Hospitality industry employees get training on signs of human trafficking 24 days before World Games

Source: WBRC video
Source: WBRC video
Published: Jun. 13, 2022 at 6:13 PM CDT
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TUSCALOOSA, Ala, (WBRC) - We are now just 24 days away from the start of the World Games in Birmingham with hundreds of thousands of people expected in Birmingham. With that many people coming in law enforcement have spent time training the hospitality industry on what to look for when it comes to human trafficking.

Hotel Capstone on the campus of UA served as a one-day training site for those who work in area hotels and motels. The goal? Know what to look for when it comes to human trafficking.

Tytiana Ruffin remembers the man all too well, the one she promptly dismissed from a hotel in Tuscaloosa earlier this year.

“If he had the chance he could have done anything he wanted. I didn’t give him what he wanted and that was a room. Yeah, it was very uncomfortable,” said Ruffin.

This is the very thing the West Alabama Human Trafficking Task Force is warning people about, particularly those who work in the hospitality industry.

“But any time you have an event that brings in a lot of tourists your demands for commercial sex does increase,” said Sgt. Ashley Blalock of the West Alabama Human Trafficking Task Force.

With just over 20 days to go for the World Games, now more than ever is the time to learn what to look for and why.

By definition, human trafficking is the use of force, fraud or coercion to obtain commercial sex. Anyone can be a victim. Hotels and motels are often the meeting place.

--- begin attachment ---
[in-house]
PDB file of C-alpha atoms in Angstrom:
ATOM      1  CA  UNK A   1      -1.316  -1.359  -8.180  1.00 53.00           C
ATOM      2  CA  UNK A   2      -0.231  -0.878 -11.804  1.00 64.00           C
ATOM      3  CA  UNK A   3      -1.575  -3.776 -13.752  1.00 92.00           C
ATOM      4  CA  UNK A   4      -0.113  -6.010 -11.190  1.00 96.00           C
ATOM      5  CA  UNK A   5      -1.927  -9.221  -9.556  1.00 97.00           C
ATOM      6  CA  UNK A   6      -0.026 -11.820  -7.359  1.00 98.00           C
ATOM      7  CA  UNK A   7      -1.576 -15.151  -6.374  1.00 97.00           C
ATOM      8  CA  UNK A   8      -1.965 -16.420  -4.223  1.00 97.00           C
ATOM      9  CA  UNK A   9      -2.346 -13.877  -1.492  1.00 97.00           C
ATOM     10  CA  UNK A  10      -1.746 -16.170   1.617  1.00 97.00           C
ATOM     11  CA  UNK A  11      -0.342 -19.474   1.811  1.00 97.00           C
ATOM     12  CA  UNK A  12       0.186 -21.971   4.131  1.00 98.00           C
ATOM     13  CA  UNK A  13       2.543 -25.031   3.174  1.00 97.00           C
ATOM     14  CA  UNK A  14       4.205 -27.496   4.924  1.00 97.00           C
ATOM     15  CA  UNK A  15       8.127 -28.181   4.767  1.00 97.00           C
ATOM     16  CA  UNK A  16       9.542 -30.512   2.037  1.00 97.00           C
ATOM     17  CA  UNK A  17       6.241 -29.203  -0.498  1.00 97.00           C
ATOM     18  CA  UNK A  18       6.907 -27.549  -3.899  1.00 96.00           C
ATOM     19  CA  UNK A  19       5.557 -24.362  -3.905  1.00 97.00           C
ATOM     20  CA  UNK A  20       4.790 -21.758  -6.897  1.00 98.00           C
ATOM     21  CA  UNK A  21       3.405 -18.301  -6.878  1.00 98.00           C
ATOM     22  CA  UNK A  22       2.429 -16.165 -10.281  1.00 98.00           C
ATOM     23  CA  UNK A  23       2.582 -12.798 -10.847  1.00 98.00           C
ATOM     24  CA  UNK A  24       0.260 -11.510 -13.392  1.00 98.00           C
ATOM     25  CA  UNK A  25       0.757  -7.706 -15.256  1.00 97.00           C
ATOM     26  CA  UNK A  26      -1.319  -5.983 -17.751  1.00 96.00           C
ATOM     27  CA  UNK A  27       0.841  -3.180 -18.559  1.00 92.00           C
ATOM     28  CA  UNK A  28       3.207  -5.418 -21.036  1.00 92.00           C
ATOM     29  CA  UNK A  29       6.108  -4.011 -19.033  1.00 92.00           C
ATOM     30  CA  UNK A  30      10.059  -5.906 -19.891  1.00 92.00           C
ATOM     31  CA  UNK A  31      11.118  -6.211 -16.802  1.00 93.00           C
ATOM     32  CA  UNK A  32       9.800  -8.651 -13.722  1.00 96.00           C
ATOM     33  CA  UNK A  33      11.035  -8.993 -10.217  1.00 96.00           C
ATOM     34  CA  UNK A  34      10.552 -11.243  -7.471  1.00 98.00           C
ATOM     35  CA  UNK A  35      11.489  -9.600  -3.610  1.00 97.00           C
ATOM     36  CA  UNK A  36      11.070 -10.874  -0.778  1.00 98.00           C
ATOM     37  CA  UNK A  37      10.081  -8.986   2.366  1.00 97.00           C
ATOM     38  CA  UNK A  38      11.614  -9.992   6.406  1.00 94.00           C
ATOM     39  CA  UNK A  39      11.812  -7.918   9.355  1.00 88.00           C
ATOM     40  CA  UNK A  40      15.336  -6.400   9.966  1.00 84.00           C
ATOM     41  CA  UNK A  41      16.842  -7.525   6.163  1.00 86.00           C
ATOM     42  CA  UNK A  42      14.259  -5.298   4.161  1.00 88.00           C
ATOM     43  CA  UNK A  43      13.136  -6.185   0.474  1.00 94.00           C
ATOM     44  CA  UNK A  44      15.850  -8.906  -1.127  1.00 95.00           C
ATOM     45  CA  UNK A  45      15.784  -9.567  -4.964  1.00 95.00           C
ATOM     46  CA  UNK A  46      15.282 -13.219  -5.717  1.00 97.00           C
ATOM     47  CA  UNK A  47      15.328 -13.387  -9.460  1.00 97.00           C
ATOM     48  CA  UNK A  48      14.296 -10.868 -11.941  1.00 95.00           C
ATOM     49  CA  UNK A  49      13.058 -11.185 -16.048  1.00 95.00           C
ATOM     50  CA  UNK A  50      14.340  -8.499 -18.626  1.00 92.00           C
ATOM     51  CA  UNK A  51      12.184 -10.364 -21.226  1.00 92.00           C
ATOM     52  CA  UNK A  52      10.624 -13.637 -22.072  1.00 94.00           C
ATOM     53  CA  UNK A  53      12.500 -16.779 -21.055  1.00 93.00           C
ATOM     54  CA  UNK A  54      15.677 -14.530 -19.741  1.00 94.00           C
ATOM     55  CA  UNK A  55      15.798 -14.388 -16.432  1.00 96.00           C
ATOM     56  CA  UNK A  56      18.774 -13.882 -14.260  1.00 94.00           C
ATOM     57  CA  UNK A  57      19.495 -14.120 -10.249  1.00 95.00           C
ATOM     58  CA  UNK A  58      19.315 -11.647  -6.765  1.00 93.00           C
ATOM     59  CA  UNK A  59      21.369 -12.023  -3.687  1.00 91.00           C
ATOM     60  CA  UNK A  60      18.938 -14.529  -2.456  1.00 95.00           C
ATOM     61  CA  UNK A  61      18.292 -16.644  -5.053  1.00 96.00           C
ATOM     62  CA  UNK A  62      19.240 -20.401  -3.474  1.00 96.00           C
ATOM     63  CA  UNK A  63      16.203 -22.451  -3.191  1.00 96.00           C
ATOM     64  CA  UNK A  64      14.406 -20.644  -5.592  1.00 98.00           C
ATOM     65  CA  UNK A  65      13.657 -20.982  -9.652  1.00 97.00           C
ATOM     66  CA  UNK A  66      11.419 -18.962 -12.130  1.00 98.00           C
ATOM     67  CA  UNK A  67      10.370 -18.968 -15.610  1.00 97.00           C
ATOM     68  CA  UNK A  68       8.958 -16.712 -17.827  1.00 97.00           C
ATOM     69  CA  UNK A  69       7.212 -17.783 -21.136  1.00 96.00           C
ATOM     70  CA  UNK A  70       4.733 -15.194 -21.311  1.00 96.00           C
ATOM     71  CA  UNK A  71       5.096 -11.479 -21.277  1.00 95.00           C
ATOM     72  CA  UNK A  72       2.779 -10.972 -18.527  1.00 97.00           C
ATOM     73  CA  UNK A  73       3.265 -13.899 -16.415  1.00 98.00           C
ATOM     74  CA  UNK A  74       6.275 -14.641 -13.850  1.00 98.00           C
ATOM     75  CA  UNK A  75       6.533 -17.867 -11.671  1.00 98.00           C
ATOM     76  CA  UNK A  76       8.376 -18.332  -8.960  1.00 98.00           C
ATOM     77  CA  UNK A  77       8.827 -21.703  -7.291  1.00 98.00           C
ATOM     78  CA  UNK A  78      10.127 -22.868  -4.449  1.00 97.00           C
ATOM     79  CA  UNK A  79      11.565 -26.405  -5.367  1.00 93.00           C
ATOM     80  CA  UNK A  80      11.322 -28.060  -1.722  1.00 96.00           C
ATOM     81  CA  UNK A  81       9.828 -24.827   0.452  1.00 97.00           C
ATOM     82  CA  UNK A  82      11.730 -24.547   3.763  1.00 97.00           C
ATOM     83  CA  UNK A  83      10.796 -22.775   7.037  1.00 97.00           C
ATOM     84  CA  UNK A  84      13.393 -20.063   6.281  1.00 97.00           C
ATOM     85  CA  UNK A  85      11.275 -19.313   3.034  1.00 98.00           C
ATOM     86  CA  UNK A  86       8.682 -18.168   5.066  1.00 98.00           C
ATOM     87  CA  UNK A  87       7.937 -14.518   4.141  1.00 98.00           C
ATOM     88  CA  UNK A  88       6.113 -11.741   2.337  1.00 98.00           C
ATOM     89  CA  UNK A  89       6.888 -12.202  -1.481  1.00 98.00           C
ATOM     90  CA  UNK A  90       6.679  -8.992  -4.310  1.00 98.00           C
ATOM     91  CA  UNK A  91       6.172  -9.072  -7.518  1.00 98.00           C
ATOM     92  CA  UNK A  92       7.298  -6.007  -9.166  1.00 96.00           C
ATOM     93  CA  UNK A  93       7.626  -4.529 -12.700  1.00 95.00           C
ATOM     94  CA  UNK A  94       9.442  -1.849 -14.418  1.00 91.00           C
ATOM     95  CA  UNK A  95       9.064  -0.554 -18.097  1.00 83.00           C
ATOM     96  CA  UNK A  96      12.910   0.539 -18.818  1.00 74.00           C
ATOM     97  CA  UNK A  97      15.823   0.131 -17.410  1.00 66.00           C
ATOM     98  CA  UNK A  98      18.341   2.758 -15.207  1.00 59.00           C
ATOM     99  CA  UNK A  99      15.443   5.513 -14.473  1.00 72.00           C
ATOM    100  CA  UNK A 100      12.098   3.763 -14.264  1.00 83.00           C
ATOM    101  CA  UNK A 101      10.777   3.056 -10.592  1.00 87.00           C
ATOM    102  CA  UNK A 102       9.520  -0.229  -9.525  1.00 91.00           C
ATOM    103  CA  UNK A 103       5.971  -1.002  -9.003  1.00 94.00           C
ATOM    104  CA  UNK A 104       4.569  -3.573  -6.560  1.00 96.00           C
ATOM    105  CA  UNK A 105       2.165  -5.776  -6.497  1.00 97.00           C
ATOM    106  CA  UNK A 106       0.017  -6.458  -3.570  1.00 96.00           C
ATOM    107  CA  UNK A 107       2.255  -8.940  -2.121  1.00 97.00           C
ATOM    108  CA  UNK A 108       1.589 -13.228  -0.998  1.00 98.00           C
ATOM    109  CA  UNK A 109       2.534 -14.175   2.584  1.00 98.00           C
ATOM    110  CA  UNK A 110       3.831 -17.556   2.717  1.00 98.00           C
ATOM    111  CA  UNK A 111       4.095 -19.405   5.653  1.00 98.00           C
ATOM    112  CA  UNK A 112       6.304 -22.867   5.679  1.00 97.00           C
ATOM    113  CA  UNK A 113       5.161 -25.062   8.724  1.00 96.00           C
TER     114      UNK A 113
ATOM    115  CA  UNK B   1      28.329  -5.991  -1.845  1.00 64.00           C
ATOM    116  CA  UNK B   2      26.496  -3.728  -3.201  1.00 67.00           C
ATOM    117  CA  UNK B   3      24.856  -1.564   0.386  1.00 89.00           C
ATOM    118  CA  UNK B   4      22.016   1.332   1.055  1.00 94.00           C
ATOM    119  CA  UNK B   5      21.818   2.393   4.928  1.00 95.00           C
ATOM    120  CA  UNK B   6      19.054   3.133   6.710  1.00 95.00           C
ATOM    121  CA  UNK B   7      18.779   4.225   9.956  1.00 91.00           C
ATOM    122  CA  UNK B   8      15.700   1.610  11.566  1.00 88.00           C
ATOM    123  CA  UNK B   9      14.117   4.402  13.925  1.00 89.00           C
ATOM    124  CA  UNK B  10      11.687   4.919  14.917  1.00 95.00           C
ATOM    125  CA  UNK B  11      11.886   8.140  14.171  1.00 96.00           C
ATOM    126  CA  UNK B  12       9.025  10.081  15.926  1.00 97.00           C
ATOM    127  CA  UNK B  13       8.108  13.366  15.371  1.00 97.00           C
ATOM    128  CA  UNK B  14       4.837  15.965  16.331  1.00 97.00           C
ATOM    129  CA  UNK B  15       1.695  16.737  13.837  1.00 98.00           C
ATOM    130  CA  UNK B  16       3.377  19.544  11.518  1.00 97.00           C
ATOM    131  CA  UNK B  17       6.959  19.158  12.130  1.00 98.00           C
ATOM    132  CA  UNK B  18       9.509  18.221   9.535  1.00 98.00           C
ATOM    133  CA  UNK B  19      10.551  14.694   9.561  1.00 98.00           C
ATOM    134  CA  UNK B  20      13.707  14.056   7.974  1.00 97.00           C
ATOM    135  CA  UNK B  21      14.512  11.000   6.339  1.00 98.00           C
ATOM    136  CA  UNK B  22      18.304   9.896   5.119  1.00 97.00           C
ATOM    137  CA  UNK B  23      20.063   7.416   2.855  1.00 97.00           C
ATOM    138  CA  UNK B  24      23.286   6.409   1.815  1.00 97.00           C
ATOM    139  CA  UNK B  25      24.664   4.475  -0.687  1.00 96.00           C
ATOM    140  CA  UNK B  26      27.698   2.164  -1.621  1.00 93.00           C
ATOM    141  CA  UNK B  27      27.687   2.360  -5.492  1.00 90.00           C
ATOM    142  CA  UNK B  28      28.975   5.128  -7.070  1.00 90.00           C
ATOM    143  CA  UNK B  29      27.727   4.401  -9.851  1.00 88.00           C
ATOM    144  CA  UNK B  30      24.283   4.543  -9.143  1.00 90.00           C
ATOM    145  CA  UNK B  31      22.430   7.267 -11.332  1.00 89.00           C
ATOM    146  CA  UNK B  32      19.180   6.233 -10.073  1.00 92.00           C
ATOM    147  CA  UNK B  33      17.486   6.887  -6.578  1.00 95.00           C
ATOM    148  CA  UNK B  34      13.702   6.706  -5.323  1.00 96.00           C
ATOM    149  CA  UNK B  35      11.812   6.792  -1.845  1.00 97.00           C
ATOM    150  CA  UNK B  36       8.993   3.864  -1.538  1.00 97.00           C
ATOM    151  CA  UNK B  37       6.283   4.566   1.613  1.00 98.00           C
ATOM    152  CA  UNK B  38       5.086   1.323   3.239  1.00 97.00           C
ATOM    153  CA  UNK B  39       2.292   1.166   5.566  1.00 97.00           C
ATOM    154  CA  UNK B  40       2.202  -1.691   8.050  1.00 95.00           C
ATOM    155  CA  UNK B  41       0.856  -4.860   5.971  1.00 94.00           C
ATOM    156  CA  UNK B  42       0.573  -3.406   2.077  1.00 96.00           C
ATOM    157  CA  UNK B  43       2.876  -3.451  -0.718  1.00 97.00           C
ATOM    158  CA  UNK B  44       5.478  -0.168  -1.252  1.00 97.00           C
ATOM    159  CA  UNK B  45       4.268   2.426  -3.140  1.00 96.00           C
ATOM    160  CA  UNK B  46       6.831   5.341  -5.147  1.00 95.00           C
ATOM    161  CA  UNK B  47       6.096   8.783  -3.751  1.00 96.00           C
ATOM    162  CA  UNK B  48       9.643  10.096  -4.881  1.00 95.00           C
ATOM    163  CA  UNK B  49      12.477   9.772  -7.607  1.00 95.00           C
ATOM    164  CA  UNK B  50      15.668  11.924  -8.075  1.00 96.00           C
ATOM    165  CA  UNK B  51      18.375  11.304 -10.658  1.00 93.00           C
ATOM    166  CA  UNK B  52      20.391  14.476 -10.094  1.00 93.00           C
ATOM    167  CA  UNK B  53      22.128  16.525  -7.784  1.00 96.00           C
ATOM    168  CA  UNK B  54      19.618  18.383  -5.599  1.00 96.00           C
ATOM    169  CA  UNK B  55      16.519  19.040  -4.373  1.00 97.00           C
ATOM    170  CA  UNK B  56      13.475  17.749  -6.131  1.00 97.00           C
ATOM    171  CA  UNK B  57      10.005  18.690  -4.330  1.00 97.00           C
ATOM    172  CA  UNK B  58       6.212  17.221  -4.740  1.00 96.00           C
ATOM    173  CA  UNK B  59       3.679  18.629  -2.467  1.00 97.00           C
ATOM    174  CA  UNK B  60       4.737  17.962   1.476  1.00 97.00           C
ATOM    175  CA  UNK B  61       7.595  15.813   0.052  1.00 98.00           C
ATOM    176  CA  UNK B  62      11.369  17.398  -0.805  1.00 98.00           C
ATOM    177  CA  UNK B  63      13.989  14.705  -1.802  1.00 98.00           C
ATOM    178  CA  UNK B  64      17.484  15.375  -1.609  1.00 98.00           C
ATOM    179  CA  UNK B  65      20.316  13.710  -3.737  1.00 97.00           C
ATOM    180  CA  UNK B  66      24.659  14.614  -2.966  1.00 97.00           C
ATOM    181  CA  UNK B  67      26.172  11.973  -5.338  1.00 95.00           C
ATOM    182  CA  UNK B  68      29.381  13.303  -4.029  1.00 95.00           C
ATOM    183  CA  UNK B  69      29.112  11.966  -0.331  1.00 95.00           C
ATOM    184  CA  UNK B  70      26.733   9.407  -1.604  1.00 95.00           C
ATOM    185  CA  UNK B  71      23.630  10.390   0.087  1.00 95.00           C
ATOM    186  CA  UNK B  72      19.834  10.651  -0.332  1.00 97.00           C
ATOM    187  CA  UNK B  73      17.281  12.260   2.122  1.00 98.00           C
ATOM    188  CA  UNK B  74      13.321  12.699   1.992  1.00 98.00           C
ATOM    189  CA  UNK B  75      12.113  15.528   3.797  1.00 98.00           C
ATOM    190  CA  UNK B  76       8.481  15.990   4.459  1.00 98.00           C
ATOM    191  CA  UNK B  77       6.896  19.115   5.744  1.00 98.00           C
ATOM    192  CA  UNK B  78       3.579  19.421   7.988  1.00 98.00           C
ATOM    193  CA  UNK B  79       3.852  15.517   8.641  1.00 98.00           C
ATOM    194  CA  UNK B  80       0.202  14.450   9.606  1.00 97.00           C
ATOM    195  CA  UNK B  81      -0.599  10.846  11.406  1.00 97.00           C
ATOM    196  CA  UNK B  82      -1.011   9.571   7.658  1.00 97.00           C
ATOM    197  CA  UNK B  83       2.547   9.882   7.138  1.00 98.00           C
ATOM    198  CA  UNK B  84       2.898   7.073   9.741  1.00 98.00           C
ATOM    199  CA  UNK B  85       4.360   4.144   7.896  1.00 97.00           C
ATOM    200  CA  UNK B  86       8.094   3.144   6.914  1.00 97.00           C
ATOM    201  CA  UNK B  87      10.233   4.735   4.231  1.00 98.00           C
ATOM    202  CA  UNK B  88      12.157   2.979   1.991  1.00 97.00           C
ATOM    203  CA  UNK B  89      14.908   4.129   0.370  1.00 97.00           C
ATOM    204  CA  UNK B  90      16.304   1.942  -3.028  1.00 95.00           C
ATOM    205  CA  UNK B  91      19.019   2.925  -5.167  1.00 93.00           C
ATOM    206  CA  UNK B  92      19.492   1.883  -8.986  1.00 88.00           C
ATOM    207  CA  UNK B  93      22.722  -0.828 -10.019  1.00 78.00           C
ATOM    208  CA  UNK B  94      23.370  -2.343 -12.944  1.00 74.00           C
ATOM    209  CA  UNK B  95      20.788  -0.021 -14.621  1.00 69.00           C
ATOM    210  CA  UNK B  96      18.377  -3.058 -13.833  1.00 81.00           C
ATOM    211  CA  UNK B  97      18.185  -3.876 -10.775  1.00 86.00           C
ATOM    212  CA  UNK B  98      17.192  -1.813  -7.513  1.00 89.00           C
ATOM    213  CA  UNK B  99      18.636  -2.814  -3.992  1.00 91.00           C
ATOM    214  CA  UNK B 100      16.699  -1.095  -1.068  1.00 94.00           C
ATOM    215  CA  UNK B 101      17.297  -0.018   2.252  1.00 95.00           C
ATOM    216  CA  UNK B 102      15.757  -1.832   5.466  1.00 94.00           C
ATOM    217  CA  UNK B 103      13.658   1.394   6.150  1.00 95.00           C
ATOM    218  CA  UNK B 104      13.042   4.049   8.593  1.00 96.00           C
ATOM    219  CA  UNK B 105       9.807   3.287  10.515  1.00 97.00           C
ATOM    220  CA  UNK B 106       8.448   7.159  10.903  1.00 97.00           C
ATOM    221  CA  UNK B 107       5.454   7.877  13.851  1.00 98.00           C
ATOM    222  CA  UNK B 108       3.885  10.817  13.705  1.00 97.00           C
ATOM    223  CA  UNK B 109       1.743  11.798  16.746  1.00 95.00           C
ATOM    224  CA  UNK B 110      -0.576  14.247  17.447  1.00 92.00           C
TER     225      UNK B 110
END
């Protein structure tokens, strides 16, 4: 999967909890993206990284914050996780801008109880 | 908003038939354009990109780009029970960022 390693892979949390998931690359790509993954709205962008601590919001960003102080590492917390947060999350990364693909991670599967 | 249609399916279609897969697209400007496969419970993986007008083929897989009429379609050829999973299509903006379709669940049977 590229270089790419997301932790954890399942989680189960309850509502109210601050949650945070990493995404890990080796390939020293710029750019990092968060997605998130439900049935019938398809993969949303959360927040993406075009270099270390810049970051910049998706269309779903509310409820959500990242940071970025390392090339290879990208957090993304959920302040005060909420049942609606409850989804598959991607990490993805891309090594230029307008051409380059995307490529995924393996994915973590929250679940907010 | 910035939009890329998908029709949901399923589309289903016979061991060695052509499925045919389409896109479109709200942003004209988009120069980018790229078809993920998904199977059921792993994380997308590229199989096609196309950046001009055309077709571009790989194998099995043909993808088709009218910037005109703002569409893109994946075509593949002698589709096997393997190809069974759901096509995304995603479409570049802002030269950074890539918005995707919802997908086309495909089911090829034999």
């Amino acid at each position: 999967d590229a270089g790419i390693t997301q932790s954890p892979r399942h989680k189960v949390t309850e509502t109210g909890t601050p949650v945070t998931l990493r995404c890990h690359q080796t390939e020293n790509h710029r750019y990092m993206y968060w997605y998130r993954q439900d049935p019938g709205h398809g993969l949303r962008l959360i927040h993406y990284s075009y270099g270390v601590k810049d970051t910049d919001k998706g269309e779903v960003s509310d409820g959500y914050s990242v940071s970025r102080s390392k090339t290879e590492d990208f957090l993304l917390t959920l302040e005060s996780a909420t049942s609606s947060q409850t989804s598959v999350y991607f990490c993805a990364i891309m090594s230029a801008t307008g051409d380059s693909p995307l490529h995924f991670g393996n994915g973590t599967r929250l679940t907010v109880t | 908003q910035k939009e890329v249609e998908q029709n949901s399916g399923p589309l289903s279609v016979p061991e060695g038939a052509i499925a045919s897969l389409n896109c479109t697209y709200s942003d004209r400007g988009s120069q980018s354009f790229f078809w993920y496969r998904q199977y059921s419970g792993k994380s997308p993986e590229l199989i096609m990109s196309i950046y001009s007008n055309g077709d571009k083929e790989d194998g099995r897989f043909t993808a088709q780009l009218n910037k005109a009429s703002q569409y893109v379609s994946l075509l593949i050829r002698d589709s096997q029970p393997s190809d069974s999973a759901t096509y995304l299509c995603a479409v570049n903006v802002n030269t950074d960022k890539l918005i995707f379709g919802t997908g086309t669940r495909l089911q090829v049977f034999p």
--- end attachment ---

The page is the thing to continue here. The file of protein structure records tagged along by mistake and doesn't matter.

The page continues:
“Well, they all have to have some place to stay. No one wants to bring strangers to your actual house,” said Sgt. Blalock.

Signs to look for: does the person appear to be deprived of food, water and sleep? Is there a dramatic change in behavior and do they appear to be ‘coached’ on what to say?

Blalock encourages the public to get involved if you see anything suspicious. The way law enforcement looks at it, there is really no excuse to remain silent if another human is in danger.

“That may be that only chance that person gets recovered safely,” said Blalock.

Ruffin, meanwhile, did her part and will not hesitate to do it again, should there be a next time.

Based on what we learned at the seminar human traffickers use a hotel or motel about 80% of the time to carry out their crimes.


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